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Public not so sure 'personalized medicine'
Date:10/25/2007

Ordinary people worry about the extra, and often burdensome, responsibilities which could come with scientists promises of personalised medicine, according to evidence to be presented at a major two-day showcase of groundbreaking social science research into the whole field of genomics, funded by the Economic and Social Research Council (ESRC).

The event - Genomics and Society: Todays Answers, Tomorrows Questions is taking place in London on Thursday 25 and Friday 26 October 2007. This landmark gathering brings together policymakers, researchers and natural scientists with what is becoming the worlds largest concentration of social scientific research in this field - the ESRC Genomics Network (EGN) (See Notes for Editors).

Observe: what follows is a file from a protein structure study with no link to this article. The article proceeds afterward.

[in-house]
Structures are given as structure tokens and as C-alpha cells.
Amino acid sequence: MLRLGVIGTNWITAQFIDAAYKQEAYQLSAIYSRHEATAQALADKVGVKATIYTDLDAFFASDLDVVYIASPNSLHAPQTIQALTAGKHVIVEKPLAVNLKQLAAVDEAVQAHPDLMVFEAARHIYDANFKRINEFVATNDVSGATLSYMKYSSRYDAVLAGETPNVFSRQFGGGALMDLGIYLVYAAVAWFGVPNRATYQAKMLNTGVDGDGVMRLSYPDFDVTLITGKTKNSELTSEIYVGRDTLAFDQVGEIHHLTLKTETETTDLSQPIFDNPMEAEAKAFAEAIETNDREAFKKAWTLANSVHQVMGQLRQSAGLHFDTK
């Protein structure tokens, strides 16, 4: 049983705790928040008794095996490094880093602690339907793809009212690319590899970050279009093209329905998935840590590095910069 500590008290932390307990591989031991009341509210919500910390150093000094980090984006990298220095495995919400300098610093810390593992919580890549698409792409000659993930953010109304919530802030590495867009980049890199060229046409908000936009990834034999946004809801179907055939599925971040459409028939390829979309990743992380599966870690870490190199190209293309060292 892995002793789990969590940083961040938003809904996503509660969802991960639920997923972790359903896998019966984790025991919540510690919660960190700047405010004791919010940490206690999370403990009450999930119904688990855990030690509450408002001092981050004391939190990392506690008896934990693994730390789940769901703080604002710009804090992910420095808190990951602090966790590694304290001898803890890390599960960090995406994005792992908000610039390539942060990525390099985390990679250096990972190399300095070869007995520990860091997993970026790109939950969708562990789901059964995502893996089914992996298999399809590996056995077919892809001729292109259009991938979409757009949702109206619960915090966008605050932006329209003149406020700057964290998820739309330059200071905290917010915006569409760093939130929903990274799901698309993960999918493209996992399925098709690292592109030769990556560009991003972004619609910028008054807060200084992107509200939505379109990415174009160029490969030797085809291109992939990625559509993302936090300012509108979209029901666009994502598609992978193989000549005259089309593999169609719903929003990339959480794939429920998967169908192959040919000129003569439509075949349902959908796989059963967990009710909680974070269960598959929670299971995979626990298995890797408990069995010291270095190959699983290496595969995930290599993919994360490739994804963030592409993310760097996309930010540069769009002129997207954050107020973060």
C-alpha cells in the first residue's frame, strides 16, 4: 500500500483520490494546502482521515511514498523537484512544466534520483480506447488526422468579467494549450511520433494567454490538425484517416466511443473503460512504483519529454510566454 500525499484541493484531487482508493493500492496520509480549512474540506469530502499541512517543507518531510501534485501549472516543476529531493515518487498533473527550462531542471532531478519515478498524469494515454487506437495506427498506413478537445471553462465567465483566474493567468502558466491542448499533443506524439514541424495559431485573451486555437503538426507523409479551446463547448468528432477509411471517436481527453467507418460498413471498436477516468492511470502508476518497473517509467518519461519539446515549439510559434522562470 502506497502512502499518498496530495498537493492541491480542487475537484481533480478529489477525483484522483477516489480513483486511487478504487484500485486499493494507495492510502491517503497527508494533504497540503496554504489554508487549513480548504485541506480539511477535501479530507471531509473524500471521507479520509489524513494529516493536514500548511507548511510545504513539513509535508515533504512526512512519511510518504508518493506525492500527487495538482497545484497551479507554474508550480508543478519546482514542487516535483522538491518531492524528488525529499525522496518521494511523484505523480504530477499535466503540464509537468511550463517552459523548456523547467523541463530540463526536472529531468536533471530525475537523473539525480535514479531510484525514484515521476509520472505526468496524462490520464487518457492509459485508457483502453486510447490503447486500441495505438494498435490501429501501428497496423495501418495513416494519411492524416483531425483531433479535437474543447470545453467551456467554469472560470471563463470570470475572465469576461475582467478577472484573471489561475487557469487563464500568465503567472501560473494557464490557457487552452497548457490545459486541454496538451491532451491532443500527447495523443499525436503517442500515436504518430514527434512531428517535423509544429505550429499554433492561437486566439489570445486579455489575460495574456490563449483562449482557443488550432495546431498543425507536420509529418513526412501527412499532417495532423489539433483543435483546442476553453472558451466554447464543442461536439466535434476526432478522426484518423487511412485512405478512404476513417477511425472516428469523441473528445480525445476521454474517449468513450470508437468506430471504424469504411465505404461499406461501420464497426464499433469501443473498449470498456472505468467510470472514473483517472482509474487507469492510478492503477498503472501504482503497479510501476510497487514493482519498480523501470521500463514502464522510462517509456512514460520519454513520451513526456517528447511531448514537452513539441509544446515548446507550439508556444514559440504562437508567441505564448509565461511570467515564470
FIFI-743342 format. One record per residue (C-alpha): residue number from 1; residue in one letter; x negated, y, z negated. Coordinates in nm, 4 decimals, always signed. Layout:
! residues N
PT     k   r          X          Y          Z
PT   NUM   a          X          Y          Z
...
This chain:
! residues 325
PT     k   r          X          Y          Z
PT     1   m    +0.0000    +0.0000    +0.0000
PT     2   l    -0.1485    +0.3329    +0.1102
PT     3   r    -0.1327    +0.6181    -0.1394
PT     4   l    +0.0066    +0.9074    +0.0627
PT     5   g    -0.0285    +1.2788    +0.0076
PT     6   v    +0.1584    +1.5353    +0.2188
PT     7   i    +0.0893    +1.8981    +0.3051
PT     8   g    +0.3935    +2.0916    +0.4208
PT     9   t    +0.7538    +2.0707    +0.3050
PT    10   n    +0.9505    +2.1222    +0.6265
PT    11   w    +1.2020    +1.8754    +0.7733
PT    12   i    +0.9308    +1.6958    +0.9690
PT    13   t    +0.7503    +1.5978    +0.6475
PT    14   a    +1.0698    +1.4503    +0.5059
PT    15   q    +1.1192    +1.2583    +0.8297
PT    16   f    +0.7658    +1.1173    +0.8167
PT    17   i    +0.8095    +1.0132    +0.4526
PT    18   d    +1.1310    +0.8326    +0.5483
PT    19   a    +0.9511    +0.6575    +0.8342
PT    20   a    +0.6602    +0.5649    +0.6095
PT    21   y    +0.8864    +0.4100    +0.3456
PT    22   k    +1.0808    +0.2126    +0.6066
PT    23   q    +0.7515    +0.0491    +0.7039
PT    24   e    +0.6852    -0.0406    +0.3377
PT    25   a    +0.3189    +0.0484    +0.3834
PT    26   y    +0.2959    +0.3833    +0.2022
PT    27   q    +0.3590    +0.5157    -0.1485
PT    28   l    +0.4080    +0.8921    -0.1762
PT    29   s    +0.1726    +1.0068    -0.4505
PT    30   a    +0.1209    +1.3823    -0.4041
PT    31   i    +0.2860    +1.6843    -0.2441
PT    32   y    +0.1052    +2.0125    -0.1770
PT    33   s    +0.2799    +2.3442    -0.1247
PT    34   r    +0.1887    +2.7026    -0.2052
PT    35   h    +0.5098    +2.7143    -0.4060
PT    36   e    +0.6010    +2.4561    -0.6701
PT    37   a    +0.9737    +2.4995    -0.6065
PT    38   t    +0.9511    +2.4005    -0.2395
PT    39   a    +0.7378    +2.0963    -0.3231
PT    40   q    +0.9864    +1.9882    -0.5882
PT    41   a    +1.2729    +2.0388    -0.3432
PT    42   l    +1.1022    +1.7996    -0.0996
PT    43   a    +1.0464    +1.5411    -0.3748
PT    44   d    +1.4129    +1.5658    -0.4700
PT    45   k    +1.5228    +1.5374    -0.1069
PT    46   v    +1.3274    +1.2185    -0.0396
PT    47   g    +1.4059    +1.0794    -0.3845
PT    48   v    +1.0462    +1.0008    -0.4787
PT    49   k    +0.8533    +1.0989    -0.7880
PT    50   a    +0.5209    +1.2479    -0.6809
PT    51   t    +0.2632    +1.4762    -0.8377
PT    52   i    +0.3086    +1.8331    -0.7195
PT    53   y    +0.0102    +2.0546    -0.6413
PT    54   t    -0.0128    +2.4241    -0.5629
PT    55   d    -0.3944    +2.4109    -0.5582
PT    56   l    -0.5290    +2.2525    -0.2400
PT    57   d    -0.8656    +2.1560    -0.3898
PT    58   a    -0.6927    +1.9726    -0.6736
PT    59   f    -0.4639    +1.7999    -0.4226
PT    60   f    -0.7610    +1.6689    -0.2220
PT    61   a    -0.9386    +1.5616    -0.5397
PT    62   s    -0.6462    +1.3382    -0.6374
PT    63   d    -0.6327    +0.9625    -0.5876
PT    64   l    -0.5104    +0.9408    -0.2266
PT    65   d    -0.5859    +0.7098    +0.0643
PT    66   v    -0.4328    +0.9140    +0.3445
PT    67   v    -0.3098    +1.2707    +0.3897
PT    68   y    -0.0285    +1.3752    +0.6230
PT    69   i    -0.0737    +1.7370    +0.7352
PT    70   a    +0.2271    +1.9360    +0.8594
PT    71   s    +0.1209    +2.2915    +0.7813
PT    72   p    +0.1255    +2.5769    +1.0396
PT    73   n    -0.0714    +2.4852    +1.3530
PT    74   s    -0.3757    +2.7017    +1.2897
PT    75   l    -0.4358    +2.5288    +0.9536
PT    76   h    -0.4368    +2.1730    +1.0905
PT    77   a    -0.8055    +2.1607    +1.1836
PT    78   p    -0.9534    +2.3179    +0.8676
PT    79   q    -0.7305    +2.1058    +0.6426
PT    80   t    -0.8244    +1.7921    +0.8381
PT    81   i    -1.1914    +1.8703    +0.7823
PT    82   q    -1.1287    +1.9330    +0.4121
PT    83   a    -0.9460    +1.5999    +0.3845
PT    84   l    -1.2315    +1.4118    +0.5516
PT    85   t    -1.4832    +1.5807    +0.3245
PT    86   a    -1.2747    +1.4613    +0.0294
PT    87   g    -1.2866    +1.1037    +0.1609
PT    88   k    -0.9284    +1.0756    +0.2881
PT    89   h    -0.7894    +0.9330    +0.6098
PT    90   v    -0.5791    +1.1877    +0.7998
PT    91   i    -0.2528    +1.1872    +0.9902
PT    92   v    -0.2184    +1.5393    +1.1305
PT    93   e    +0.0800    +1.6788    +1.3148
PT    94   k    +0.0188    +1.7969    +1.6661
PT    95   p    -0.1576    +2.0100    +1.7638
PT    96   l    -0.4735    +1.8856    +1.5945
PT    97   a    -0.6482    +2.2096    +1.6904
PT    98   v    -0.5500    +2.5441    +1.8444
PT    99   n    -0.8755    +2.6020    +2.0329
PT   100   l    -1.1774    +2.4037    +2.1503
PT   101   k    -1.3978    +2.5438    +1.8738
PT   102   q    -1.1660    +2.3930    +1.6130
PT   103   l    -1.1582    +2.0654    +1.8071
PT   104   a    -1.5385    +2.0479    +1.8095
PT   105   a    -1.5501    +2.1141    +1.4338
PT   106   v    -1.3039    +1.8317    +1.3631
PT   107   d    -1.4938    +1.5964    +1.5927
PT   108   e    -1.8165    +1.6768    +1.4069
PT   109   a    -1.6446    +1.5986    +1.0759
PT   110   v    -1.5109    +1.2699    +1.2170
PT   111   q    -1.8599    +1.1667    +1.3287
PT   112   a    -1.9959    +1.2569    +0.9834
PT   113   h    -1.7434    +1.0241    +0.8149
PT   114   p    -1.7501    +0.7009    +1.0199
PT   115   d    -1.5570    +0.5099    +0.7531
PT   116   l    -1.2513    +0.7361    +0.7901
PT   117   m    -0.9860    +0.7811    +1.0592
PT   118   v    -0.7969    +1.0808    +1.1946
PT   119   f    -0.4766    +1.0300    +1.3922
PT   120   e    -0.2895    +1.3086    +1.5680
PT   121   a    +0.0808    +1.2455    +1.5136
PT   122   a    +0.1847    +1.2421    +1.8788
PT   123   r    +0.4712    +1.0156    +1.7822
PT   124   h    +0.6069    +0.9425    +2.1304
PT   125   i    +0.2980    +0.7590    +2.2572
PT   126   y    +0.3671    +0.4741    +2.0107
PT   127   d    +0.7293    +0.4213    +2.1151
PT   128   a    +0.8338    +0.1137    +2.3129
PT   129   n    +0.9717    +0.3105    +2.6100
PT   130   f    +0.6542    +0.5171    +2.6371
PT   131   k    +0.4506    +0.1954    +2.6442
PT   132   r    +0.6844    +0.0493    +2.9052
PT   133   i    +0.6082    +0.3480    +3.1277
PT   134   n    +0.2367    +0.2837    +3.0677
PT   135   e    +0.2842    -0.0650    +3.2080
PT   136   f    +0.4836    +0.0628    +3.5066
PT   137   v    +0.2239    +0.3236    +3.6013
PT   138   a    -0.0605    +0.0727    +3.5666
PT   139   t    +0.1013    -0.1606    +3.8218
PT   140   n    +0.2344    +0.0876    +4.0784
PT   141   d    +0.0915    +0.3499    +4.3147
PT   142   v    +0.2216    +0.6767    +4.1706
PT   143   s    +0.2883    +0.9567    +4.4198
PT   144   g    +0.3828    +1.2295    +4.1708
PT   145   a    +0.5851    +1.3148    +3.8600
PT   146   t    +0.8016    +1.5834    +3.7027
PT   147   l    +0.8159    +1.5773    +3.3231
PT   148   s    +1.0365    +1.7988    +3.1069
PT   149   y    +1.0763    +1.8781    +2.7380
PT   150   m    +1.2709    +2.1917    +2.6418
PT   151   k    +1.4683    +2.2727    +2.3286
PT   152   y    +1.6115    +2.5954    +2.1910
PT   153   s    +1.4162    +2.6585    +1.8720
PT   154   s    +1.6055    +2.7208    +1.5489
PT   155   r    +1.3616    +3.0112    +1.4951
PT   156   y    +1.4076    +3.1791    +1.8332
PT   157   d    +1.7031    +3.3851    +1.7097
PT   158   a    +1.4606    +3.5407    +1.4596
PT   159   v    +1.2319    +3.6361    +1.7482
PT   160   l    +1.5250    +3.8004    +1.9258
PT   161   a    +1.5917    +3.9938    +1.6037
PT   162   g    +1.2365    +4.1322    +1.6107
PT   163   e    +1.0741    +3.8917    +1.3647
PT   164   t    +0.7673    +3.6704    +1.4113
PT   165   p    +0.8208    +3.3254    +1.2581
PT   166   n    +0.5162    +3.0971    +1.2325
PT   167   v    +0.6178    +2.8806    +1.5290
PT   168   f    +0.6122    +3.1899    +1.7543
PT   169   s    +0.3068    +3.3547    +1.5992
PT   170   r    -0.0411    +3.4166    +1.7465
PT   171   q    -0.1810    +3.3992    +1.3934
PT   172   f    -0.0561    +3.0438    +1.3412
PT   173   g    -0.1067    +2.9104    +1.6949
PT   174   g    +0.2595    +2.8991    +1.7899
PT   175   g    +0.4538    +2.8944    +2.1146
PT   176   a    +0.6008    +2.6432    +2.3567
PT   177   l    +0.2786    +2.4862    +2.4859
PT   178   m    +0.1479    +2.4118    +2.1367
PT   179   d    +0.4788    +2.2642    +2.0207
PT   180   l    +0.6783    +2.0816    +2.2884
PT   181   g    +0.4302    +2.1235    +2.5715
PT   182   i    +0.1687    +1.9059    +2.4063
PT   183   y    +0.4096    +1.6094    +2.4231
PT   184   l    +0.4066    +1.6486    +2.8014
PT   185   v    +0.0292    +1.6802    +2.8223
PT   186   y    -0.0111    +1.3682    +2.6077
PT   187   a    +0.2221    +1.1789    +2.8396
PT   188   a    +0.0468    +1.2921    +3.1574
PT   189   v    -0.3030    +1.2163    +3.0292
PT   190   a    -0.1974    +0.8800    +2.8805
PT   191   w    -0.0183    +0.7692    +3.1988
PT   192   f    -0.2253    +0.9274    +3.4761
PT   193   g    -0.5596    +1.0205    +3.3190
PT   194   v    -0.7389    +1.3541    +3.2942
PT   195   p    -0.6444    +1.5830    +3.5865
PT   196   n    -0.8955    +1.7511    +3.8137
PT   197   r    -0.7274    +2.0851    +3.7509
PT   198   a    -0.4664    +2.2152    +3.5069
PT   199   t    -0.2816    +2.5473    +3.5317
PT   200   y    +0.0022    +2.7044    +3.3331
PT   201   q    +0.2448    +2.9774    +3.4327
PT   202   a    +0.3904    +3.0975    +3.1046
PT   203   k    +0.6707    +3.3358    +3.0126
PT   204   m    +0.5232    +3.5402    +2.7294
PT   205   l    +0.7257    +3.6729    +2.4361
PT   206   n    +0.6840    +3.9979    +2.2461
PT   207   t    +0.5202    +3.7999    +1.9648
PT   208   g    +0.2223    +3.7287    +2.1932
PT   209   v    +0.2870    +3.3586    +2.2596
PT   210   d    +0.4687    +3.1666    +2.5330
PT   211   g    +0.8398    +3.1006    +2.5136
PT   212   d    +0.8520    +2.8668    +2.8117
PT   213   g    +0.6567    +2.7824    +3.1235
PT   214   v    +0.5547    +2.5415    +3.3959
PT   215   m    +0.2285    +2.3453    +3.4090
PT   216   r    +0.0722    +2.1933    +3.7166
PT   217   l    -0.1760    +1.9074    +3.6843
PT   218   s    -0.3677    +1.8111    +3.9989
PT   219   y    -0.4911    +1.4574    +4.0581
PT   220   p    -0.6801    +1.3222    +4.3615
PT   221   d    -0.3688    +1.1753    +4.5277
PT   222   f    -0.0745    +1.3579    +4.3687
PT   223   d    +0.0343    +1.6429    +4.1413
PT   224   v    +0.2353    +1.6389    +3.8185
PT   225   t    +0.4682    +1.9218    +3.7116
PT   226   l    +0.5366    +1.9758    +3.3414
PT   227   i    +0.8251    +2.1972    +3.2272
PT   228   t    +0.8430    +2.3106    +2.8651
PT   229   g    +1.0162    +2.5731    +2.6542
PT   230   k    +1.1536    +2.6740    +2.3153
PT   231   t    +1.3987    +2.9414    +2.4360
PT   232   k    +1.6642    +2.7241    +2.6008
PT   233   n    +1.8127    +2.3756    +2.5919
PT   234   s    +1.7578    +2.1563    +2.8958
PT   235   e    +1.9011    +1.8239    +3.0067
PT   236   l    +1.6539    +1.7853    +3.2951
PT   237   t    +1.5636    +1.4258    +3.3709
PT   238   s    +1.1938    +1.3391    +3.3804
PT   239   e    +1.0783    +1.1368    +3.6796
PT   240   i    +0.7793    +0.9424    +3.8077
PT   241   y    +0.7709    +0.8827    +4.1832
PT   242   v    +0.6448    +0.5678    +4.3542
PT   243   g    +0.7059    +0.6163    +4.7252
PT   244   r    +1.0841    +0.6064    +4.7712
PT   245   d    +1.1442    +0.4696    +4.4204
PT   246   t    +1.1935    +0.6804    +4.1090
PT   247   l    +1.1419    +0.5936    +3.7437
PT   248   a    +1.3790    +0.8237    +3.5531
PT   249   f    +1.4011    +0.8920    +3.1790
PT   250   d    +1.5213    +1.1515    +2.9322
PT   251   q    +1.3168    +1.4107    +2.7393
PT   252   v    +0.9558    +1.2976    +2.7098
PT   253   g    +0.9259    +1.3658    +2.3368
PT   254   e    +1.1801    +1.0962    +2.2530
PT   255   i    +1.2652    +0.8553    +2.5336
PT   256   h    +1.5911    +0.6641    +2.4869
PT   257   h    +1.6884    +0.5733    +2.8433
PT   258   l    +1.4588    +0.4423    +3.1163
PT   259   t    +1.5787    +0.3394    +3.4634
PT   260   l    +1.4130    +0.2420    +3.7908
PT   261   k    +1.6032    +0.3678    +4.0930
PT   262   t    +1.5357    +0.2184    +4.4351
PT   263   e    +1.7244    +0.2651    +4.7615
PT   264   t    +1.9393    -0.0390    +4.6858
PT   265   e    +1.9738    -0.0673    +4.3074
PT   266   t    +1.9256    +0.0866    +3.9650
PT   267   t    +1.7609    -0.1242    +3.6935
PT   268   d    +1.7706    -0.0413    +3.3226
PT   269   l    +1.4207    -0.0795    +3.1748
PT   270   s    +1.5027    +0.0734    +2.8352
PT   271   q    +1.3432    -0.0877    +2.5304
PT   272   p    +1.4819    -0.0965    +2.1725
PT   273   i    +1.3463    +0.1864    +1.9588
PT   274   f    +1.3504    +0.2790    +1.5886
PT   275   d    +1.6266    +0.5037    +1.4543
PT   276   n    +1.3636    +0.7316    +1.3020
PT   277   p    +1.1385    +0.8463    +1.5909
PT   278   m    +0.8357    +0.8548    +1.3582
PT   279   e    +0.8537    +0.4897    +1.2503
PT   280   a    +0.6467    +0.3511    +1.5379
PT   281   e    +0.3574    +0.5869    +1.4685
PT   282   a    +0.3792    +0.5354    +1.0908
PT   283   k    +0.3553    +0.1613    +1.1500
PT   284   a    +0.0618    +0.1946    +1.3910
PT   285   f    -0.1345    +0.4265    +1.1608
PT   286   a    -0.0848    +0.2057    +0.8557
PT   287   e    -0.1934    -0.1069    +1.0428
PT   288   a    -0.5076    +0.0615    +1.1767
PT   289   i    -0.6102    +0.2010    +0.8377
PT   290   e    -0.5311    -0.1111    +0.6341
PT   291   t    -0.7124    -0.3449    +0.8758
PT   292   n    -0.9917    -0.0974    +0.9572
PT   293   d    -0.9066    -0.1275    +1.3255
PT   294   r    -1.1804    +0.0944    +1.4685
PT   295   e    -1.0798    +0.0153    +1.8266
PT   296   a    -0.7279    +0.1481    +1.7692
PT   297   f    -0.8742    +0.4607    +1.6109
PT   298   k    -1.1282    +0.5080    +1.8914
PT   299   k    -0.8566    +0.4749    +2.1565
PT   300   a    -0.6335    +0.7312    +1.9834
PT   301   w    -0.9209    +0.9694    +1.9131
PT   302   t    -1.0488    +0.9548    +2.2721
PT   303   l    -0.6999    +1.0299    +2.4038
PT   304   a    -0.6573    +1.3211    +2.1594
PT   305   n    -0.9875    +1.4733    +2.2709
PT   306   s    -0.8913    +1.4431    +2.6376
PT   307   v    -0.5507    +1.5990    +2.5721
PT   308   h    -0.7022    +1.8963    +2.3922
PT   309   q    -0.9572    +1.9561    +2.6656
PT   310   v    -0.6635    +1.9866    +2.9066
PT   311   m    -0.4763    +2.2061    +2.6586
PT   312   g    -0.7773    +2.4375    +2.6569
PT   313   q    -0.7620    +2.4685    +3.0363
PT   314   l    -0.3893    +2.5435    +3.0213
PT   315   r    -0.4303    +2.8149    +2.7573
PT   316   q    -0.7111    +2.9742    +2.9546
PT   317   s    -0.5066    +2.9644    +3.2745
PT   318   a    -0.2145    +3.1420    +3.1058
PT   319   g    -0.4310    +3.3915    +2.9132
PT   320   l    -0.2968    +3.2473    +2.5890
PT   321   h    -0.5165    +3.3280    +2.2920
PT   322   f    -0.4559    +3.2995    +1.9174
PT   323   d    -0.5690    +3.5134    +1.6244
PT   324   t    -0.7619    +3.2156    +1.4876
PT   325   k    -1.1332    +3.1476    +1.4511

Topics as diverse as plant and animal genetics, embryonic stem cell research, genetic databases, and the potential for huge advances in medicine, physical health and psychiatry are on the agenda. Regulation and ethics are also key focuses of attention, including research highlighting challenges faced by policymakers seeking to balance animal welfare against scientific productivity. And a study of four of the top ten Indian pharmaceutical firms reveals that many of the scientists who left for technologically more advanced regions of the world are now returning, bringing with them new skills and expertise from the west.

Peoples views on the use of genetic testing to prescribe and develop drugs, which has been seen as a technology that will accentuate the move towards individualisation of healthcare, were the focus of work led by Professor Brian Wynne, associate director of Cesagen - one of three research centres in the Network, and based at the universities of Lancaster and Cardiff.

Professor Wynne and Elisa Pieri used focus groups to get the opinions of hard-to-reach sections of the public, such as senior citizens, young people and parents of young children, as well as members of some ethnic communities in the north-west of E
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Contact: Danielle Moore
danielle.moore@esrc.ac.uk
01-793-413-122
Economic & Social Research Council
Source:Eurekalert

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